Alcohol advertising leads to underage drinking
Officials say we need tougher laws on booze marketing
If you weren’t sure whether those beer or hard seltzer commercials were affecting your teens, a new study concludes what we suspected.
Alcohol advertising can lead to underage drinking, according to new research.
A series of reviews published in the Journal of Studies on Alcohol and Drugs found that the marketing of alcohol beverages is one cause of underage drinking.
As a result, public health experts have suggested that countries need to formulate laws that limit exposure to alcohol marketing, and restrict message appeal to young people.
The eight review articles published as a supplement to JSAD synthesized the results of 163 studies which looked at alcohol advertising and youth alcohol consumption.
In the supplement’s conclusion, James D. Sargent, M.D., of the C. Everett Koop Institute at Dartmouth, and Thomas F. Babor, Ph.D., M.P.H., of the University of Connecticut, wrote: "[T]here is persuasive evidence that exposure to alcohol marketing is one cause of drinking onset during adolescence and also one cause of binge drinking.”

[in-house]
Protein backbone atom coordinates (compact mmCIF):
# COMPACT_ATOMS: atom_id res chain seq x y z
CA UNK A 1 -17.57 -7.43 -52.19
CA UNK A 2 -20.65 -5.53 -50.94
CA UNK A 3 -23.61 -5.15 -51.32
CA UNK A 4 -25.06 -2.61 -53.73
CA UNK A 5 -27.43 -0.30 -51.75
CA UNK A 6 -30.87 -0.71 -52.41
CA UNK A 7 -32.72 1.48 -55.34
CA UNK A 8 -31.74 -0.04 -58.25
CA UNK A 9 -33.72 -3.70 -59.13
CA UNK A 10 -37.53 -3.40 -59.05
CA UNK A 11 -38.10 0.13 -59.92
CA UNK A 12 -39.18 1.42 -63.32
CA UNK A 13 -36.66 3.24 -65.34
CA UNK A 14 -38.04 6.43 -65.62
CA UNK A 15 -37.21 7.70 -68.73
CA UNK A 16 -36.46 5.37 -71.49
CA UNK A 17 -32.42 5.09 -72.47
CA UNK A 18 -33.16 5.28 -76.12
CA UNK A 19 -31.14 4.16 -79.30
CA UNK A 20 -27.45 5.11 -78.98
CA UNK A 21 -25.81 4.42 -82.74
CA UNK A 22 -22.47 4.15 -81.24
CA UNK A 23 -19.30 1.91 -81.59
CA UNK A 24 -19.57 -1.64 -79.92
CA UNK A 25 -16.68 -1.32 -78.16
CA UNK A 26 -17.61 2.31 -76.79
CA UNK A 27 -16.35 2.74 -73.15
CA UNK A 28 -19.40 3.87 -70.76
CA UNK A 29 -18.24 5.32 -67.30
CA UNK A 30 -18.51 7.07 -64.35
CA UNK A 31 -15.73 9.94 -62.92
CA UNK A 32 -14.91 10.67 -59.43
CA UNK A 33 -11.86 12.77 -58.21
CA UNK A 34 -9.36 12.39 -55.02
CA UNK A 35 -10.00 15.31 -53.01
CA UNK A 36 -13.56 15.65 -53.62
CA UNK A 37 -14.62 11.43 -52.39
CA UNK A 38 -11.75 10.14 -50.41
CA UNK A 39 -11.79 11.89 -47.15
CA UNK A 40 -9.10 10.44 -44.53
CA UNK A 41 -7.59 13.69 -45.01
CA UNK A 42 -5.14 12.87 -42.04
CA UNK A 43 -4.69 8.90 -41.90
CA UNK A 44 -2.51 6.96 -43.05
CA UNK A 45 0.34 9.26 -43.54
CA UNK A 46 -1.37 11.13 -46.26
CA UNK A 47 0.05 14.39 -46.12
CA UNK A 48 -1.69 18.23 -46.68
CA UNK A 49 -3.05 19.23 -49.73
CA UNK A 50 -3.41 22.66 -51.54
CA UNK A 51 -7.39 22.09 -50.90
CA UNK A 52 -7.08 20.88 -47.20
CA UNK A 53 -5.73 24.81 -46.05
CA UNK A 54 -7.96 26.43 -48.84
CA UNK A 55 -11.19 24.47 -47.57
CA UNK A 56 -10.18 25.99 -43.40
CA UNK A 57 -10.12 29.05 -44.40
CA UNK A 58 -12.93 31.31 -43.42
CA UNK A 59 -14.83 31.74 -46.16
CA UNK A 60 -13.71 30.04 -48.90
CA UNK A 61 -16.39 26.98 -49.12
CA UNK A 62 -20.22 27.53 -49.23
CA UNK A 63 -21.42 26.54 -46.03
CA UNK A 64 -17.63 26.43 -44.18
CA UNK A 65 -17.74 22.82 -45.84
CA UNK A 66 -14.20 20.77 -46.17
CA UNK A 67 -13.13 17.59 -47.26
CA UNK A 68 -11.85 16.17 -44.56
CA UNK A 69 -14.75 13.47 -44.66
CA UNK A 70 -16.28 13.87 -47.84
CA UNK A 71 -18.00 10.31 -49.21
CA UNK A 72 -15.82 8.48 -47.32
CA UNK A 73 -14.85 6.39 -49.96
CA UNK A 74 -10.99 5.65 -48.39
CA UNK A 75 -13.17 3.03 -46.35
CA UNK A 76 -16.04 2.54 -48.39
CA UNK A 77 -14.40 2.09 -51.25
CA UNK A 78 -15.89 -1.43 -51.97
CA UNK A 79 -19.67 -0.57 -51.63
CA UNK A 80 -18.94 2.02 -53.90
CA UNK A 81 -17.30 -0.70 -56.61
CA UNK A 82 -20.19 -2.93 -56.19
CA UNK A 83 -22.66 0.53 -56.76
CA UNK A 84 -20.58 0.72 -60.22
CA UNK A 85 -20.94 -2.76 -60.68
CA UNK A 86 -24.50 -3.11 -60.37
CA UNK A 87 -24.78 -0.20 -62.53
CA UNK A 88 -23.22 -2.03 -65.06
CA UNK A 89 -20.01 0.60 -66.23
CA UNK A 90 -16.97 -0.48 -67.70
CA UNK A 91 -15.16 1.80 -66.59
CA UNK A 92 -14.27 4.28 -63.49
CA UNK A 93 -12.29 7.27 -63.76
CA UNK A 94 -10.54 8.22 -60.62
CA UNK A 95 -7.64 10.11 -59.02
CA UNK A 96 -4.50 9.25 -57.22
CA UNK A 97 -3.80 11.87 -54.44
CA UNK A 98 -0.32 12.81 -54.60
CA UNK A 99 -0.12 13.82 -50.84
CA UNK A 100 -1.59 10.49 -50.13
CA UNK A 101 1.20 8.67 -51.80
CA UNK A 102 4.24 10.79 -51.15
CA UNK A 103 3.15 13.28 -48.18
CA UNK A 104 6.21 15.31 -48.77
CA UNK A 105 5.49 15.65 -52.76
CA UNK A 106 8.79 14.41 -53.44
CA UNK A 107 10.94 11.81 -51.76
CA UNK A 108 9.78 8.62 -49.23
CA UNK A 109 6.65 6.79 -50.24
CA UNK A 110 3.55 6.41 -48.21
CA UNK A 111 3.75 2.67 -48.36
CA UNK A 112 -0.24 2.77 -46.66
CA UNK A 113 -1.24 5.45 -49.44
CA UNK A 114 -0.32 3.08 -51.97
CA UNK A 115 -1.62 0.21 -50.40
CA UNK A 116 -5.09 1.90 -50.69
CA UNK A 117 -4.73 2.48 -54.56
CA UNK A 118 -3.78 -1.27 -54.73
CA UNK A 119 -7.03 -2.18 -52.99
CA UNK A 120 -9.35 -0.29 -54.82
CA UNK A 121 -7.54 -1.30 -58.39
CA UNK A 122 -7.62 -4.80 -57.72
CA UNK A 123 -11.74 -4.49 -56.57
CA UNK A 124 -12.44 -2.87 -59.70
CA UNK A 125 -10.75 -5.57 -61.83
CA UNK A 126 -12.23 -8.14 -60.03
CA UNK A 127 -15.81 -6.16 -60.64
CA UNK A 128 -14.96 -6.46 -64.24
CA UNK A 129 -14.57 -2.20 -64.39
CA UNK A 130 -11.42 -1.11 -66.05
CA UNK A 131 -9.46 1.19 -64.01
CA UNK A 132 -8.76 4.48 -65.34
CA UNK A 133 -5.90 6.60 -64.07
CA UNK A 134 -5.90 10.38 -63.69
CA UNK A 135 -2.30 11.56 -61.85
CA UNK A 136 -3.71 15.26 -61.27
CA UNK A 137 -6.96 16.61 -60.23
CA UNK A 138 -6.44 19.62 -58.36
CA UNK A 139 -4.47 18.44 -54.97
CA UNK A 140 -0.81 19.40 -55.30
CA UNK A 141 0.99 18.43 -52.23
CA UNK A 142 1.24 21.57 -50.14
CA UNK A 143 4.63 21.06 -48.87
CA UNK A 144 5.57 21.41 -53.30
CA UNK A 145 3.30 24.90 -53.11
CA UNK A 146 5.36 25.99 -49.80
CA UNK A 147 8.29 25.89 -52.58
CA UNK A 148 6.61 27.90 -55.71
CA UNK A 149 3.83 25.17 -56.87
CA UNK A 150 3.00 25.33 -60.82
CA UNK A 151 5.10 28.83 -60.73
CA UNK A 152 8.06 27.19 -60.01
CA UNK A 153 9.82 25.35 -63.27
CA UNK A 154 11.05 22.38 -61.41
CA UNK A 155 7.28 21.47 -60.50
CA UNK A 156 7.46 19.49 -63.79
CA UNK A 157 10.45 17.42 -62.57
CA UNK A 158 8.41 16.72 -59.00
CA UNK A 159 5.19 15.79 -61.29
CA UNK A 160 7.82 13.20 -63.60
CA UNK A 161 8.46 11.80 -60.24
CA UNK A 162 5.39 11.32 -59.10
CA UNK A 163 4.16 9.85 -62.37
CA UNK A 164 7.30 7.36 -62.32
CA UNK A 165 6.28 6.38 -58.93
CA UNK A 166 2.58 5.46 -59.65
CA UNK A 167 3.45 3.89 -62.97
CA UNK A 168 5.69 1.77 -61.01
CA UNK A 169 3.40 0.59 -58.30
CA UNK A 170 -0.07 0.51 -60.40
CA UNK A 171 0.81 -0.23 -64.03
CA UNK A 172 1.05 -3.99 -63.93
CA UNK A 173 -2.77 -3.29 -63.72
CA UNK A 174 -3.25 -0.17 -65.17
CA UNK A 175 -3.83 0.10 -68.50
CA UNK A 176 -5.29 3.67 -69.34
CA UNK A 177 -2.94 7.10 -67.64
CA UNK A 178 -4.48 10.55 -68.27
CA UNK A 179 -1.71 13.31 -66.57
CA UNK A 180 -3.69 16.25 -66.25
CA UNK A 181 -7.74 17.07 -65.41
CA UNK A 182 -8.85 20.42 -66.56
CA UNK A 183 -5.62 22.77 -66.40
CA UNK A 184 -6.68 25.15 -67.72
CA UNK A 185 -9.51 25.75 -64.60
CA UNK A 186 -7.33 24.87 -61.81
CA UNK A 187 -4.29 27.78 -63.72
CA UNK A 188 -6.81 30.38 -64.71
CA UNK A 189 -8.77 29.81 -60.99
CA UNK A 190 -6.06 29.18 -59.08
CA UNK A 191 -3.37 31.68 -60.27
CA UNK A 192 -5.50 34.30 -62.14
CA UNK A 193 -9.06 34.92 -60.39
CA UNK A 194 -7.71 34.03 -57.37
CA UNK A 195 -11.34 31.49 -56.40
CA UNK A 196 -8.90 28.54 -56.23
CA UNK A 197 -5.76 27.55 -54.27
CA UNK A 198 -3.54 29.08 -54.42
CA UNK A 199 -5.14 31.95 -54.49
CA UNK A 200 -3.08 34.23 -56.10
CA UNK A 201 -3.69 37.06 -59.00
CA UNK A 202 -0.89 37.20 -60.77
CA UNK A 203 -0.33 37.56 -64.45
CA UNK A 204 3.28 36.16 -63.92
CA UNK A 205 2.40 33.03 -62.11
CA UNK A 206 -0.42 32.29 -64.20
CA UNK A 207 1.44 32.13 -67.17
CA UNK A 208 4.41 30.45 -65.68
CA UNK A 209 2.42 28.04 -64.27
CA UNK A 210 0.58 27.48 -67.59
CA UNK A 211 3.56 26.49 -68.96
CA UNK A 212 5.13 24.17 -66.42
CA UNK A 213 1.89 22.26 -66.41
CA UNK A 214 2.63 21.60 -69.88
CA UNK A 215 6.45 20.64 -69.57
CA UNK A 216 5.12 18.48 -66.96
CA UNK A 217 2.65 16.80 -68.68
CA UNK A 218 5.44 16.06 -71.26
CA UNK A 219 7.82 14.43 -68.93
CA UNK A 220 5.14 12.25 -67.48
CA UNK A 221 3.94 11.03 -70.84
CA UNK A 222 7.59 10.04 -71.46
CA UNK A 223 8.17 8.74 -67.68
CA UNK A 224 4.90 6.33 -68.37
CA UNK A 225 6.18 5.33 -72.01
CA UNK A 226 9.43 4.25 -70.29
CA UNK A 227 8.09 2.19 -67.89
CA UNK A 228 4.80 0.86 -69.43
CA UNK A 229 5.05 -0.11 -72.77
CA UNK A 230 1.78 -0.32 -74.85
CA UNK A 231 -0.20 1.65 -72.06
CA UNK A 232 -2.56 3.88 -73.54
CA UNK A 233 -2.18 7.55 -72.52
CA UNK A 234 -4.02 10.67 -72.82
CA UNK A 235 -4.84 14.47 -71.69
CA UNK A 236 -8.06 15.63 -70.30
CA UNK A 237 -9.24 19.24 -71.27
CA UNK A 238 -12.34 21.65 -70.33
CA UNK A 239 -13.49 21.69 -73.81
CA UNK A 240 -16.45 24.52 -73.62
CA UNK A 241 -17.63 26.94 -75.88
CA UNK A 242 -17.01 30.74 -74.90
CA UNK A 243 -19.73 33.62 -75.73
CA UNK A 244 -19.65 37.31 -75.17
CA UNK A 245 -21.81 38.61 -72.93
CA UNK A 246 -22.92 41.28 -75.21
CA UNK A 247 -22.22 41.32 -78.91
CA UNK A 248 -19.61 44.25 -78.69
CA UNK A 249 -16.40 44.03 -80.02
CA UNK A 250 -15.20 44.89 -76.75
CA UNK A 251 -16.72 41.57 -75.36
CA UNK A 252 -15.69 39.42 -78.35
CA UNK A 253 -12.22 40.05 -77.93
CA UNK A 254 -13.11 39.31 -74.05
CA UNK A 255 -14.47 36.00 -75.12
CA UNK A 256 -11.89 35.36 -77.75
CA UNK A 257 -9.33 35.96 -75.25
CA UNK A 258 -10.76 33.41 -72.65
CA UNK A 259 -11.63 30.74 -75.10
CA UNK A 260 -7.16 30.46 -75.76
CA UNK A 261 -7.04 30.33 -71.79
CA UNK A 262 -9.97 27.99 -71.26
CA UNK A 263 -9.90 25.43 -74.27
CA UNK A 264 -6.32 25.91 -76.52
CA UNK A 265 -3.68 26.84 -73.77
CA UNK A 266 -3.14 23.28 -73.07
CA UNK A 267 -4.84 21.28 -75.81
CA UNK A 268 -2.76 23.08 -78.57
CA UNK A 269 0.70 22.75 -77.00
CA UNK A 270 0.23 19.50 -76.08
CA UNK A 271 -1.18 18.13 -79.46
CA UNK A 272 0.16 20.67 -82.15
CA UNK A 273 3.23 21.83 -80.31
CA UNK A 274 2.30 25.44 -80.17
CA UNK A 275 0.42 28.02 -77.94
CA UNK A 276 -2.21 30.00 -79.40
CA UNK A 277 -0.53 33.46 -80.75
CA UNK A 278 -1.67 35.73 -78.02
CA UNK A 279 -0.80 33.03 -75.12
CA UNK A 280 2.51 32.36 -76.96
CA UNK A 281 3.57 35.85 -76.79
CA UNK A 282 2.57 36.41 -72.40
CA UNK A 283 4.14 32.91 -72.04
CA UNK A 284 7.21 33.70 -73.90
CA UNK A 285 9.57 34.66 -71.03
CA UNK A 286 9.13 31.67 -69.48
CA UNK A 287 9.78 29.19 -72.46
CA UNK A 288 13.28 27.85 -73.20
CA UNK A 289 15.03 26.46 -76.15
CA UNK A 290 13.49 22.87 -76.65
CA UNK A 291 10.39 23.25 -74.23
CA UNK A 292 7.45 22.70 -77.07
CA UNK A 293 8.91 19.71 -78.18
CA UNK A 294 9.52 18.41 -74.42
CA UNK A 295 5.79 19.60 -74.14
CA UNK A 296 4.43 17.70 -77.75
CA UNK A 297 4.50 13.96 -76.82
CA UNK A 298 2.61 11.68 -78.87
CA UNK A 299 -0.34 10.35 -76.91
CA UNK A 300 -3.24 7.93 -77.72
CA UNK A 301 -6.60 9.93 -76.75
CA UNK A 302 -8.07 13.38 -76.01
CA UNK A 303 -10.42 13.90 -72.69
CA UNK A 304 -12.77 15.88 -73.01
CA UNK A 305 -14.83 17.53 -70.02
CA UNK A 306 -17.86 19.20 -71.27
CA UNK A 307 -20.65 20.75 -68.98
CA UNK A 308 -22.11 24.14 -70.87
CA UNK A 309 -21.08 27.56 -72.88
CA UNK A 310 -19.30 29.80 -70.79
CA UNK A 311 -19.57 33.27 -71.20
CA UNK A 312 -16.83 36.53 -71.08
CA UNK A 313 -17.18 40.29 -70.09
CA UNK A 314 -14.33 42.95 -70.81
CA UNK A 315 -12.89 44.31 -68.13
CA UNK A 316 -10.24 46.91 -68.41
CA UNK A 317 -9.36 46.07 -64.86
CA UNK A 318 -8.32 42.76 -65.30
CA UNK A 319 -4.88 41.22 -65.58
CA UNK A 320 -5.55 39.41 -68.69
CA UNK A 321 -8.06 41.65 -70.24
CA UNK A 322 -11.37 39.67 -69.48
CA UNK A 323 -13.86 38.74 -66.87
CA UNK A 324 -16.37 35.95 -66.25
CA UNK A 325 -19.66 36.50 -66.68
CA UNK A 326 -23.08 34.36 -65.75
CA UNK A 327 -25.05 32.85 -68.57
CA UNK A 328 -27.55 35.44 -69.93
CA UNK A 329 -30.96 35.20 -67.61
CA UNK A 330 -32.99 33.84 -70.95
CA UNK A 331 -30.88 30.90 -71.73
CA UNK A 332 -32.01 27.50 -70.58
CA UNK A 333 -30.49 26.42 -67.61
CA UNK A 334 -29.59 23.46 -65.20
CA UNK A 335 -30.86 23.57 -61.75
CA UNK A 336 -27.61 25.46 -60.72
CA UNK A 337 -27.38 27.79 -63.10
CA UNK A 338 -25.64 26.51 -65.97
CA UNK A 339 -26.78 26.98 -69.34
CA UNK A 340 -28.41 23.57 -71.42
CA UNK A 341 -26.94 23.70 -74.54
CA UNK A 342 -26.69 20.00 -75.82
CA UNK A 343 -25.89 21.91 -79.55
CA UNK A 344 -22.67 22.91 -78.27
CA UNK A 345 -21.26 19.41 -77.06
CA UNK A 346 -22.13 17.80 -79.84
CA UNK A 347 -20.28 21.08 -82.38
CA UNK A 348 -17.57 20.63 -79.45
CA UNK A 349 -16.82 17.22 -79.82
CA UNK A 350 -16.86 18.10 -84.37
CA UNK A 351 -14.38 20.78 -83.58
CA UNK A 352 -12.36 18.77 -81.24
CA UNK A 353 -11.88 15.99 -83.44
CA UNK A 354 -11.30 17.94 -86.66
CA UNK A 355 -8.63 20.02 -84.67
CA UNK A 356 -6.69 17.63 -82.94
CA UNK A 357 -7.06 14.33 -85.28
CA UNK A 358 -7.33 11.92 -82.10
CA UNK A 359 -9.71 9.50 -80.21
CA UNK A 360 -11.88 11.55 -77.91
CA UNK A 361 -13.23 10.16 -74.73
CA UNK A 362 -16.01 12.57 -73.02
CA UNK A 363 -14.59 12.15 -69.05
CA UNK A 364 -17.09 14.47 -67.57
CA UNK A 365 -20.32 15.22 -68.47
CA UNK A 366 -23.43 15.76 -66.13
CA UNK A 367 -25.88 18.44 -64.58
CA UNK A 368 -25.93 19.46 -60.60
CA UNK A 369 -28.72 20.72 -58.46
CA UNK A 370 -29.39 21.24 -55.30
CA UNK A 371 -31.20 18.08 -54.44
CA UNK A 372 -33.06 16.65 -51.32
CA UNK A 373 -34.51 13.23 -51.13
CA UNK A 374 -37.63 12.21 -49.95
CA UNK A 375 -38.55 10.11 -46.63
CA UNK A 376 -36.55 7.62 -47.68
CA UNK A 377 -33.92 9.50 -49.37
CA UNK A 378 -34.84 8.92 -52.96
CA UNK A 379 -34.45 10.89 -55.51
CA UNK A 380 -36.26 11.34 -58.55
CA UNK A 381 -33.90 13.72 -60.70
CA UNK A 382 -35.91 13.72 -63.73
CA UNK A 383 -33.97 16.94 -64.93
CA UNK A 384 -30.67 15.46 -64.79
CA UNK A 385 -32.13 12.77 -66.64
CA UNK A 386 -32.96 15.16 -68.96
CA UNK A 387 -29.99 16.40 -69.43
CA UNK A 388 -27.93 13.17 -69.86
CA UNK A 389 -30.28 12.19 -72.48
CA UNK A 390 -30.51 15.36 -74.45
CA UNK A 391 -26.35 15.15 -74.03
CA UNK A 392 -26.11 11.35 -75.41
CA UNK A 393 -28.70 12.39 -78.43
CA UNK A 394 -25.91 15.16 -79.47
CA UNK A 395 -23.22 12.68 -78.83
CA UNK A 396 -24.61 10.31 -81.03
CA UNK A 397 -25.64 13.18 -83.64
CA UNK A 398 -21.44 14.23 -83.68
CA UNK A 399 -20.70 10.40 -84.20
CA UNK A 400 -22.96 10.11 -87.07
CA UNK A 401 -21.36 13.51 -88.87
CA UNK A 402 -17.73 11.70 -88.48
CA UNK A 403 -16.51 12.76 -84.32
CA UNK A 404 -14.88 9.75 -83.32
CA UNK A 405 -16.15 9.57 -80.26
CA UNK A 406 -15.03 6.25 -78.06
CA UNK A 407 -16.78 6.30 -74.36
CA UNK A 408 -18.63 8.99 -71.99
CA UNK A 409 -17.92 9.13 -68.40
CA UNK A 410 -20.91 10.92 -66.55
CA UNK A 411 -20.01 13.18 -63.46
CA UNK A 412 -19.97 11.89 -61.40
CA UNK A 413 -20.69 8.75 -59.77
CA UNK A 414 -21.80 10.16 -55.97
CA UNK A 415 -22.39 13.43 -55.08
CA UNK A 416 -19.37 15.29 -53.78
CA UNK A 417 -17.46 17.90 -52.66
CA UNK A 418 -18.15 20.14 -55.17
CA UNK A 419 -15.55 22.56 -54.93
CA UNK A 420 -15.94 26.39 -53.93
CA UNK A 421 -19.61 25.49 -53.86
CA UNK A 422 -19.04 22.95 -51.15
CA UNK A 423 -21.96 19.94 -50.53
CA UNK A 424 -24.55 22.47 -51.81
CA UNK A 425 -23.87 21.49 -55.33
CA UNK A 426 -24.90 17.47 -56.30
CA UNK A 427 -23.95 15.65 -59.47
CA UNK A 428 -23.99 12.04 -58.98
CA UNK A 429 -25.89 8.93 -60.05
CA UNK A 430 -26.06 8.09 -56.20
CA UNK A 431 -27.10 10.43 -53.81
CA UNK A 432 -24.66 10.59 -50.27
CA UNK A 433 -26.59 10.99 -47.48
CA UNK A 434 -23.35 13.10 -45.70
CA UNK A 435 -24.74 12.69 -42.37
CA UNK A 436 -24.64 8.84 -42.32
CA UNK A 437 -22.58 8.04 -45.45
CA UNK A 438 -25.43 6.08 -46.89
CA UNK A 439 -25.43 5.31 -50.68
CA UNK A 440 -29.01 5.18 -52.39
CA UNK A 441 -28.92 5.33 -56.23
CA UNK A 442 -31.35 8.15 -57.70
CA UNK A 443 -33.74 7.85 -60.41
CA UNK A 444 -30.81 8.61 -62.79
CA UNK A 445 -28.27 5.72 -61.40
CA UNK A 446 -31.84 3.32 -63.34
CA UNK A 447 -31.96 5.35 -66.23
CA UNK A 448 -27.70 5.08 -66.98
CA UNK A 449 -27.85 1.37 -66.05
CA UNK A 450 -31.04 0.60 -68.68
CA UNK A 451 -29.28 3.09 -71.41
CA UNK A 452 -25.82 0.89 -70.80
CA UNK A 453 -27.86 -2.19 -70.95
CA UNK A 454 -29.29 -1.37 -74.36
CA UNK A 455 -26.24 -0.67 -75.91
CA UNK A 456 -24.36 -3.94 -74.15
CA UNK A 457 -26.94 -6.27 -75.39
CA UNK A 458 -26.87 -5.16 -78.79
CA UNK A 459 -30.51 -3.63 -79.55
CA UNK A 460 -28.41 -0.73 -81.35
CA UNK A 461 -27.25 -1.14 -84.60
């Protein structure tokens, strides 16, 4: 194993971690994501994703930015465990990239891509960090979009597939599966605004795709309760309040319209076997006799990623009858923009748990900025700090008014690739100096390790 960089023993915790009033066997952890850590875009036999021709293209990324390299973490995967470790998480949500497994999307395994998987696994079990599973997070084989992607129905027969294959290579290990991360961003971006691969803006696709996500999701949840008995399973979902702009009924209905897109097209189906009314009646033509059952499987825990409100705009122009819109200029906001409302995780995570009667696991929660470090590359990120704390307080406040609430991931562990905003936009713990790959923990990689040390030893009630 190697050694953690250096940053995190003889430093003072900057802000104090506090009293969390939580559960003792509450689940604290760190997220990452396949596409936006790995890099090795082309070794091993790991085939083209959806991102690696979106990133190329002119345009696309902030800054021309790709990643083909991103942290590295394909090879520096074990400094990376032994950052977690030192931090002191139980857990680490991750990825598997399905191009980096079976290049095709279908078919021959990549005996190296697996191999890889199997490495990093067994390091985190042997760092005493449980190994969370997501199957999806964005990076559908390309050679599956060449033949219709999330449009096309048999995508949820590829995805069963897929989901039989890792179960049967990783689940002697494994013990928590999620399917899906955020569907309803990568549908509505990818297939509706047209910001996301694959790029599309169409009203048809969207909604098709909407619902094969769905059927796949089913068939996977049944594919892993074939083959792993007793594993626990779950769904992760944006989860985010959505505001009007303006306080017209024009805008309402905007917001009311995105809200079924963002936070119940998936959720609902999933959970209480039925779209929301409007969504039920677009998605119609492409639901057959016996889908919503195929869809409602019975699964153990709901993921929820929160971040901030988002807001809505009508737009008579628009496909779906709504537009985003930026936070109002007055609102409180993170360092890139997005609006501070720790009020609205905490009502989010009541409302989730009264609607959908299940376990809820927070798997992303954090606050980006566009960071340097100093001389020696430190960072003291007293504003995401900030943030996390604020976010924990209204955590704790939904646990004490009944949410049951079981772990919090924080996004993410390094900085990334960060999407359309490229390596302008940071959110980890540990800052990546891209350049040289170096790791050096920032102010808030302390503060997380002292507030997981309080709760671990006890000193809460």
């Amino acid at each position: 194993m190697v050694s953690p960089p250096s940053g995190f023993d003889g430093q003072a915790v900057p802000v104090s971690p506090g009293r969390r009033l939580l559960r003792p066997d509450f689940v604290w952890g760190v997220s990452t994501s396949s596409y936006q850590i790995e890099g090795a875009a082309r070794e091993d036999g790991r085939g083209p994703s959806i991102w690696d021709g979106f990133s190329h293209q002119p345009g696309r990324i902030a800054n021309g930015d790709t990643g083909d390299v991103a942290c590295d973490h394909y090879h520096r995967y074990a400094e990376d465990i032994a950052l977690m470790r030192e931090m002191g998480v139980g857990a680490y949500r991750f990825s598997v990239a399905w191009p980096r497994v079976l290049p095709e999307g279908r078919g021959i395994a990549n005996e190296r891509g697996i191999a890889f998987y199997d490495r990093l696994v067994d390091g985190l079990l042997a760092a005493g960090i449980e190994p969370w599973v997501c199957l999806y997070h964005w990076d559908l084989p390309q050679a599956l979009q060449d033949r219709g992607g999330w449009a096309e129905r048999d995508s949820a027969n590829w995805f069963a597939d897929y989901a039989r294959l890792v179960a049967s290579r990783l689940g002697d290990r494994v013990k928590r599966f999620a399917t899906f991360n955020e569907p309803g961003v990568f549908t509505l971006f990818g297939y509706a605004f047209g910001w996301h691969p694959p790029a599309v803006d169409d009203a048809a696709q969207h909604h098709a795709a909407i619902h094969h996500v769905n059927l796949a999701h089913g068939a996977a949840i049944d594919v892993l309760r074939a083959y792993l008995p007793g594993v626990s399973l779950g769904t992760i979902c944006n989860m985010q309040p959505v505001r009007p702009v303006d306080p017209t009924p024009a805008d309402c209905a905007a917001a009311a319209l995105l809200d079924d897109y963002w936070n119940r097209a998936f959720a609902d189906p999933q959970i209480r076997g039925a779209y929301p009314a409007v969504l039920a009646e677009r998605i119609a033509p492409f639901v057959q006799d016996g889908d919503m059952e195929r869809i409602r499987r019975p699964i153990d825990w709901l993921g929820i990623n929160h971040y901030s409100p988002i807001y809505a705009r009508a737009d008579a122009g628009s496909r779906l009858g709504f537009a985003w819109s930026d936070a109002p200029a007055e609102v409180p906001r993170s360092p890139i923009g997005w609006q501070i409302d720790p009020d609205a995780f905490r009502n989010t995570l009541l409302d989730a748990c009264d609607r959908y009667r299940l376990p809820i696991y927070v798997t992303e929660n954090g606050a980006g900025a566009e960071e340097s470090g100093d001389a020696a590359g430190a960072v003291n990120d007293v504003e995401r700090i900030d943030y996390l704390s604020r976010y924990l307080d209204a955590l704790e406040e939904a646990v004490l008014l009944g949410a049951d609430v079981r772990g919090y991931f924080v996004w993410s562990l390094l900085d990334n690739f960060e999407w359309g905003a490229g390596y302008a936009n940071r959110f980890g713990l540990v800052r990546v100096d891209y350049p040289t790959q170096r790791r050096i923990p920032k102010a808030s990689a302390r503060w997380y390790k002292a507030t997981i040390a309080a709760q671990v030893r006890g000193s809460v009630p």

The reviews’ authors used a criteria to figure out whether marketing is a cause of youth drinking. They looked at aspects like the strength of the association, the consistency of the link, the timing of the exposure with the outcome, and biological and psychological plausibility.
They concluded that there’s a modest but meaningful association between alcohol advertising and youth drinking.
This seems like an obvious conclusion, but this is actually the first time a public health expert has explicitly concluded that advertising causes drinking among young people.
The authors recommended that:
- Government agencies – independent from the alcohol industry – restrict alcohol marketing exposures in the adolescent population;
- The Centers for Disease Control and Prevention or the Office of the Surgeon General sponsor a series of reports on alcohol and health, similar to the ones that have been published on tobacco;
- The U.S. National Institute on Alcohol Abuse and Alcoholism bring back its program to fund research on alcohol marketing and vulnerable populations;
- A larger international panel of public health experts be brought together in order to reach a broader consensus, particularly in relation to digital marketing.
Do companies need to take more responsibility in how they market alcohol?